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Published: August 22nd 2014
Ready for a fast ride
Leaving London Paddington for Bristol, Bath and Swindon
After a first day in London (more on that later if I get around to it) and a visit to a Great Western Railway working steam museum, it was out to the West Country again yesterday, but this time a little further. Jumped on a fast train to Bristol, under two hours from London.
We flashed past the very picturesque Roman town of Bath, from where the Wardell family was banned on our last trip after a young female member was heard to say loudly in the Jane Austen Heritage Centre: "Who's Mr Darcy?". Oh, the shame of it.
So I pushed on to Bristol Temple Meads, another large station on the GWR, complete on this day with a heritage train, the Torbay Express, standing under a grand arched roof.
Was raining when I got there, so opted for the £1.50 shuttle bus into the city centre (esp. as I had no idea where it was). A couple of minutes later I was deposited in a non-descript and pretty shabby town centre of 'modern' concrete structures and chain hotels, which really could have been anywhere. A bit of a let down after
Bombed out remains of St Mary's Church, overlooking the River Avon
Navigating by way of tourist info maps placed strategically every four minutes walk or so (a bit like following bread crumbs) I wound my way along the old Bristol docks - unusual for a city so far inland) and I found my way to the M Shed Museum in an old waterfront transfer shed. The new museum tells the story of Bristols's people places, life and harbour - and it was packed.
Inside I discovered the reason the centre of Bristol has so little architectural soul is that much of it was levelled during the Blitz. If I read the info right, there were only six night time bombing raids because after that there was nothing else to destroy...ouch. Probably a pity because for 400 years up until the mid 1700s Bristol has been Britain's second-largest city, and settlement here dates back to pre-Roman times.
Much of that later success and wealth was built on the slave trade, which a meaningful chunk of the museum is devoted to. Clearly, this is still a controversial issue in the city, with public debates in recent years about how (or if) to
Contemporary views - bit of self interest there!
acknowledge this fact. A grand total of 2018 slaving voyages were made from Bristol, transporting around 500,000 selves from Africa to the 'New World' of America and returning with spices, sugar, rice and rum to England. The mainland Europe slave trade is estimated at an eye-popping 11,000,000 over the same 400 year period. We know this because excellent record were kept by slaving captains on the "quantity" of their human cargo...
I think Bristol could best be described as "gritty". The M Shed contains references to the city's porn film industry (ok - pot/kettle etc...,coming from Canberra, home to Fyshwick, I can't really comment unfairly on that), massage parlours and 'gentleman's clubs' on the High Street. The town has a Street Sex Market Policy, agreed by civic authorities, police, industry workers and the community. I also passed a couple of casinos and gambling parlours.
For all that, Bristol has a modern high tech and creative side. Home to an aeronautical industry that gave us the Bristol Blenheim bomber, the engines for the Concorde, and the wings for the A380 that flew me over here. It is also home to Aardman Studios, the people responsible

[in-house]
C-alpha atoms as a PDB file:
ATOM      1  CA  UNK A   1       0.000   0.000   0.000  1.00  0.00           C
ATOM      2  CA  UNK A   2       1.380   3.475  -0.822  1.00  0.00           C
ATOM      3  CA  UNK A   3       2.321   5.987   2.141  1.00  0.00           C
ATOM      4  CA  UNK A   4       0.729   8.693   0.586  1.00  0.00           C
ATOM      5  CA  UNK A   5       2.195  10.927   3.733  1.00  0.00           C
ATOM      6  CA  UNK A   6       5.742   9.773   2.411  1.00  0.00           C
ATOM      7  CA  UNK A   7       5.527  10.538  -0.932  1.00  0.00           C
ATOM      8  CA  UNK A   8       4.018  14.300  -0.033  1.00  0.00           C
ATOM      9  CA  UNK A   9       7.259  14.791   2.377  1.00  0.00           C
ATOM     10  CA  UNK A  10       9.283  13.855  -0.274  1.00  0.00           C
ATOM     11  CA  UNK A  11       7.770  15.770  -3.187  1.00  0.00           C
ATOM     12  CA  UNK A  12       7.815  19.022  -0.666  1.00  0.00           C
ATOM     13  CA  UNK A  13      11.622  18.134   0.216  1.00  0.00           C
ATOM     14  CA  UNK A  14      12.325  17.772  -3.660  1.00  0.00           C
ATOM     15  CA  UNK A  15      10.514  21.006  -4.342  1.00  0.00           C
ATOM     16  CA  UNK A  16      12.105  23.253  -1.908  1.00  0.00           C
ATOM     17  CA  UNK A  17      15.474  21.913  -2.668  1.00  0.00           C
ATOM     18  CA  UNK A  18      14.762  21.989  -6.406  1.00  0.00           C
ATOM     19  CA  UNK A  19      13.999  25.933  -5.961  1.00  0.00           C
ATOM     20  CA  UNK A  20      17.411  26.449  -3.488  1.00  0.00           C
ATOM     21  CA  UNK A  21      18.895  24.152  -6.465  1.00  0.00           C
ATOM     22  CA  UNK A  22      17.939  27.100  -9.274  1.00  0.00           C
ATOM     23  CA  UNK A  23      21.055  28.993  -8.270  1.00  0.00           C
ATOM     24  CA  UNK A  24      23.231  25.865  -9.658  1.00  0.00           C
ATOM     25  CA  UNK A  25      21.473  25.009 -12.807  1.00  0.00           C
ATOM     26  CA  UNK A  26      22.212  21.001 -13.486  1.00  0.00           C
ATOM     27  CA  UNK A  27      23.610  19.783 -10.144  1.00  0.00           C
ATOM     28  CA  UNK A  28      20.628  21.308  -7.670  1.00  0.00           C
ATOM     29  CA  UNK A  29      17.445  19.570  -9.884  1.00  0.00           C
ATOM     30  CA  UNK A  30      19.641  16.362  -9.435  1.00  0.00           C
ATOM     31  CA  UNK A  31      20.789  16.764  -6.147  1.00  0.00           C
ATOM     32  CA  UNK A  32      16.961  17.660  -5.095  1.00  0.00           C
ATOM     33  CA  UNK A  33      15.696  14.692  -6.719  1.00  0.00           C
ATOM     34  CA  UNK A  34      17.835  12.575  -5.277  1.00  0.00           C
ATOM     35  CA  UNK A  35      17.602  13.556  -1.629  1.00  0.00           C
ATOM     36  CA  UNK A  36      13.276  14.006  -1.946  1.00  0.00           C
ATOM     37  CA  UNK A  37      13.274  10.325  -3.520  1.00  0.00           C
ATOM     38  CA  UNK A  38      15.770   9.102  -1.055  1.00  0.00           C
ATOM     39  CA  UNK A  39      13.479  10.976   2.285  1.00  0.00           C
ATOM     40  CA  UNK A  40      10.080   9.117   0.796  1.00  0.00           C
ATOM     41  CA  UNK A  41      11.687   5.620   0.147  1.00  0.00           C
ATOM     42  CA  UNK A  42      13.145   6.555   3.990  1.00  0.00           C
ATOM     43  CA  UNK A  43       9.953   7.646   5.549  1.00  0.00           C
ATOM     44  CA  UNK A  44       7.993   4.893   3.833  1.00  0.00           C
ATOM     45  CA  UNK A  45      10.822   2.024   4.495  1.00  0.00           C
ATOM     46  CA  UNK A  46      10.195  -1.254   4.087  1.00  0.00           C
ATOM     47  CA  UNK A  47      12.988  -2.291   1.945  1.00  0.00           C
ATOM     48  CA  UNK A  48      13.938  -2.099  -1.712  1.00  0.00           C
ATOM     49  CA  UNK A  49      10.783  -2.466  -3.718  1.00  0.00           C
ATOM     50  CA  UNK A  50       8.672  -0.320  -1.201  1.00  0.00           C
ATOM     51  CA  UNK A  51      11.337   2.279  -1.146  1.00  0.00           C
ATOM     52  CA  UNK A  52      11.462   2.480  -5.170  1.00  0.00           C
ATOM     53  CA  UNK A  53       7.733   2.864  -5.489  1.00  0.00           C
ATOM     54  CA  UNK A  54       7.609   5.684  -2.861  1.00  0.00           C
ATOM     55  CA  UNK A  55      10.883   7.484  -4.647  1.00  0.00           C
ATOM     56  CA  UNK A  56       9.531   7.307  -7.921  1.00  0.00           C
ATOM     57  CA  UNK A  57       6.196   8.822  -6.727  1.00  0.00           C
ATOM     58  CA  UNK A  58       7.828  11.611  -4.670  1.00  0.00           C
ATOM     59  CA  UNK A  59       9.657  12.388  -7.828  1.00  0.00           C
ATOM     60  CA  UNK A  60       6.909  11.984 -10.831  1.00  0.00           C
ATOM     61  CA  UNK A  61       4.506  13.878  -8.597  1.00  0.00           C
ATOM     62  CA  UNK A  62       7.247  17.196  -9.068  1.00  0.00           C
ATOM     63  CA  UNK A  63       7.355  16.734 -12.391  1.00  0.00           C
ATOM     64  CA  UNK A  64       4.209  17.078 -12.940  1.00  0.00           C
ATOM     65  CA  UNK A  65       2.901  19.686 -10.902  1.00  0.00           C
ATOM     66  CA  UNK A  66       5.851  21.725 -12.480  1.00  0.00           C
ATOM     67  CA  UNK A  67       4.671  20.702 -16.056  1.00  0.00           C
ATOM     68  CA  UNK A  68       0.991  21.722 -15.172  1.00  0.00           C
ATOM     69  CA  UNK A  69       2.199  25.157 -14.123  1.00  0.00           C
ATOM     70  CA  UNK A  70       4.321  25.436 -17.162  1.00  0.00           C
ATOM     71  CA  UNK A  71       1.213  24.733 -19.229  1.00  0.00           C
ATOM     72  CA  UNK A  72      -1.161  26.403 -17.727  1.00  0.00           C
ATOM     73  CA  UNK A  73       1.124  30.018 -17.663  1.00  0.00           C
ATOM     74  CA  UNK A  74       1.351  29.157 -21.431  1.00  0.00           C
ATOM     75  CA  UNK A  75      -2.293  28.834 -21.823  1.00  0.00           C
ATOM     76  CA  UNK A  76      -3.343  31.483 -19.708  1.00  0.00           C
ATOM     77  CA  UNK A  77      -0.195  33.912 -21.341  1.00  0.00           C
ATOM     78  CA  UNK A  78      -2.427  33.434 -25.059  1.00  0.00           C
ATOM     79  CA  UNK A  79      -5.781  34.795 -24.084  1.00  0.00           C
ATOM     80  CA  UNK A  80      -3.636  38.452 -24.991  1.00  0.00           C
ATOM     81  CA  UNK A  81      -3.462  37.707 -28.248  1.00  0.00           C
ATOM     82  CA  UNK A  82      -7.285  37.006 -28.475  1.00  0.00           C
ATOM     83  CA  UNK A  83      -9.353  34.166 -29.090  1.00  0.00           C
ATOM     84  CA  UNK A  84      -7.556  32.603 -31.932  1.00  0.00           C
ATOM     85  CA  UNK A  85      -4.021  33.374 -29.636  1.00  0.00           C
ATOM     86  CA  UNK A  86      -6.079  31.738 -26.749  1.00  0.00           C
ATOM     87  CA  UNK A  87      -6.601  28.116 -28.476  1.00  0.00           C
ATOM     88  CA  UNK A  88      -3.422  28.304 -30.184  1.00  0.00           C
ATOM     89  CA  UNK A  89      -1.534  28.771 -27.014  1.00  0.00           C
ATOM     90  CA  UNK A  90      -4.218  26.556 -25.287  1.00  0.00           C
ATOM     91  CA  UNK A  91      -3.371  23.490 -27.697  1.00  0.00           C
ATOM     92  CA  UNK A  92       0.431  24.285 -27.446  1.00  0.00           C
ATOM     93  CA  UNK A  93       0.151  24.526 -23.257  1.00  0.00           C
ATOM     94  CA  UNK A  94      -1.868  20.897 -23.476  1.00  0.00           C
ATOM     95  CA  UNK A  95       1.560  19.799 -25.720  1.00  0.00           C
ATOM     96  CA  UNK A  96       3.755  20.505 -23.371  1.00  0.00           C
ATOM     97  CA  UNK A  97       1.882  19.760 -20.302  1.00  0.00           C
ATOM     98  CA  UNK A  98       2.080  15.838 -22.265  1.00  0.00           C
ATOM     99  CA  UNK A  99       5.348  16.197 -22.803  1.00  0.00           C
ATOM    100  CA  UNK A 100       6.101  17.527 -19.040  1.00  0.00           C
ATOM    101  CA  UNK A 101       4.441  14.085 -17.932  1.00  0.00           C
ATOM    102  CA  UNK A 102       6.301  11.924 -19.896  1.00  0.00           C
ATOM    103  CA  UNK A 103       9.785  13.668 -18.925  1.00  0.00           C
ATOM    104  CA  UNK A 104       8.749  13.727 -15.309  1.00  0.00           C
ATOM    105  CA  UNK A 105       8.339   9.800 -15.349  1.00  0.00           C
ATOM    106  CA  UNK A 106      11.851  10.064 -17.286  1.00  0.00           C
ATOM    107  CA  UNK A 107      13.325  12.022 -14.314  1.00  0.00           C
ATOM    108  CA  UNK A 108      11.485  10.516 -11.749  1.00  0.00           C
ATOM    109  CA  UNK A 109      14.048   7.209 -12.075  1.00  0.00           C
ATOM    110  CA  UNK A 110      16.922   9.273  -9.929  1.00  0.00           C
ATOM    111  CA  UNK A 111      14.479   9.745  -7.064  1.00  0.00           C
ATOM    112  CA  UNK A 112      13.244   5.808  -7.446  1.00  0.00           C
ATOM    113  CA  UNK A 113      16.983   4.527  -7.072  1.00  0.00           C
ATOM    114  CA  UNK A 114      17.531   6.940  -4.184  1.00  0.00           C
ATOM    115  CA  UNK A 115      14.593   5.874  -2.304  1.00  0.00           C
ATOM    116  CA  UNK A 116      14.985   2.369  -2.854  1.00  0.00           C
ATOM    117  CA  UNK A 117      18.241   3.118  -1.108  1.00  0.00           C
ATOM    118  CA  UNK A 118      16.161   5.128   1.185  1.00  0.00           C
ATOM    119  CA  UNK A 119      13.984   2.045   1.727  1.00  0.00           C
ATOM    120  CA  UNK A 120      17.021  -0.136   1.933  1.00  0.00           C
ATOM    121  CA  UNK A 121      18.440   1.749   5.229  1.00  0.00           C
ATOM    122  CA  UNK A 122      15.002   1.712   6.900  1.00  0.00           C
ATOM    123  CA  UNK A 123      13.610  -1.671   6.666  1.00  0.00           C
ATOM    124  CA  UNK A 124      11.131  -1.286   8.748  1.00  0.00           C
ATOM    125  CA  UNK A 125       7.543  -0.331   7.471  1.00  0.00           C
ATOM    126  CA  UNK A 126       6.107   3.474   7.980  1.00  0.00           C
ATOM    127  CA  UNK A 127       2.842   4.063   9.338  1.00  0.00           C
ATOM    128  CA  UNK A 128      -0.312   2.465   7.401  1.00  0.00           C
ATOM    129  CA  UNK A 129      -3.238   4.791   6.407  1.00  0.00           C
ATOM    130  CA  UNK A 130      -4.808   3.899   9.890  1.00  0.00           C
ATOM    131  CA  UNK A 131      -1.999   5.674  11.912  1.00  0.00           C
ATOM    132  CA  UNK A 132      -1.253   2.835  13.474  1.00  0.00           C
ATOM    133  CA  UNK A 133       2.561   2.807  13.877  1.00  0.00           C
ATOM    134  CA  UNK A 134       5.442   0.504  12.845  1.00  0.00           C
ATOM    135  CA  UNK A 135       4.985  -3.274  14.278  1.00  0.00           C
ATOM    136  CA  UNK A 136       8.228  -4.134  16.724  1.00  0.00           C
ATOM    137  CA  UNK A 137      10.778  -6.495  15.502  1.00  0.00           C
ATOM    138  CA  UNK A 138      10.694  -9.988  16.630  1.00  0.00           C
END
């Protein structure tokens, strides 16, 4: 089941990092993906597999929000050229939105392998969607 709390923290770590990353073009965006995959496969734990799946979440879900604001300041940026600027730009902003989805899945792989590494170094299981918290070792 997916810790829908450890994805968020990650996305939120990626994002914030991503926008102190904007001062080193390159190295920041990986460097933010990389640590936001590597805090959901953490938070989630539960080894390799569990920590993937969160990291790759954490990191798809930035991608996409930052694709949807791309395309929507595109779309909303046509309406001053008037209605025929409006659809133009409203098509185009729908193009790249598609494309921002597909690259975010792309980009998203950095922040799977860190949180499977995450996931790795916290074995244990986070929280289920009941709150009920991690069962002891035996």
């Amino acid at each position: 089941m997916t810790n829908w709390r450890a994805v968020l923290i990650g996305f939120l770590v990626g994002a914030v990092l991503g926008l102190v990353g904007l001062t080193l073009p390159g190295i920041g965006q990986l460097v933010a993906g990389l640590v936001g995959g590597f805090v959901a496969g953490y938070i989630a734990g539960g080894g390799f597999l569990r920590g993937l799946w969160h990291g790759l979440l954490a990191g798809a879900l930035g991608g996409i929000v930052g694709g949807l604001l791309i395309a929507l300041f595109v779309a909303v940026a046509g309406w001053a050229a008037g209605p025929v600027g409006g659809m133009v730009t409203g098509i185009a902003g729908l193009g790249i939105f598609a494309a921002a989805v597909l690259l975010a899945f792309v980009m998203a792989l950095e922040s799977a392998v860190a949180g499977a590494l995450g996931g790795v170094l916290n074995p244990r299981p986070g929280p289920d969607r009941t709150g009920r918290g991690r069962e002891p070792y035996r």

M Shed Museum
Bristol is home to the creators of Wallace and Grommit
for Wallace and Grommit and Shaun the Sheep.
After stopping off at an obligatory large church, which commemorated (rather than celebrating) the voyages to America by the city fathers which led to the slave trade. it was back on board a HST to Swindon to visit Steam, the Museum of the Great Western Railway. As railway museums go, it was pretty good. Not quite a match for our own Workshops rail museum in Ipswich, Qld, but pretty close. At its height at the start of the 20th century, the place employed 12000 staff, but was finally closed by British Rail in 1986 after 143 of continuous operation.
It was a dangerous occupation - railways were second only to coal mining and the merchant navy in terms of accidents causing death to workers. The museum detailed the societal changes the 'coming of the railway' bought not just to the UK but the world. Those building the railways - the navvies - lived on beef, bread and beers, supplied by the contractors building the new lines across the country. According to info in the museum, in 1854 more than £1000 per mile of new line was
(Another) grand station
Bristol Temple Meads - not quite CountryLink Canberra!
spent on beer alone - and that was a lot of cash back then! As an agent of social change, railways made the industrial revolution possible. Our modern system of time keeping was introduced by the railways out of necessity (for the first time we actually needed to operate on the same time in places many a miles apart). People and goods could travel. Manufacturing commenced on an epic scale. Raw materials and finished goods were shipped around the country and around the world.
And now the same railways, laid down more than 150 years ago, are carrying a loud, boisterous group of young people (I sound so old) on my train back to London to Reading, east of London, for a three day music festival.
Another day in the capital tomorrow before heading to Brussels.
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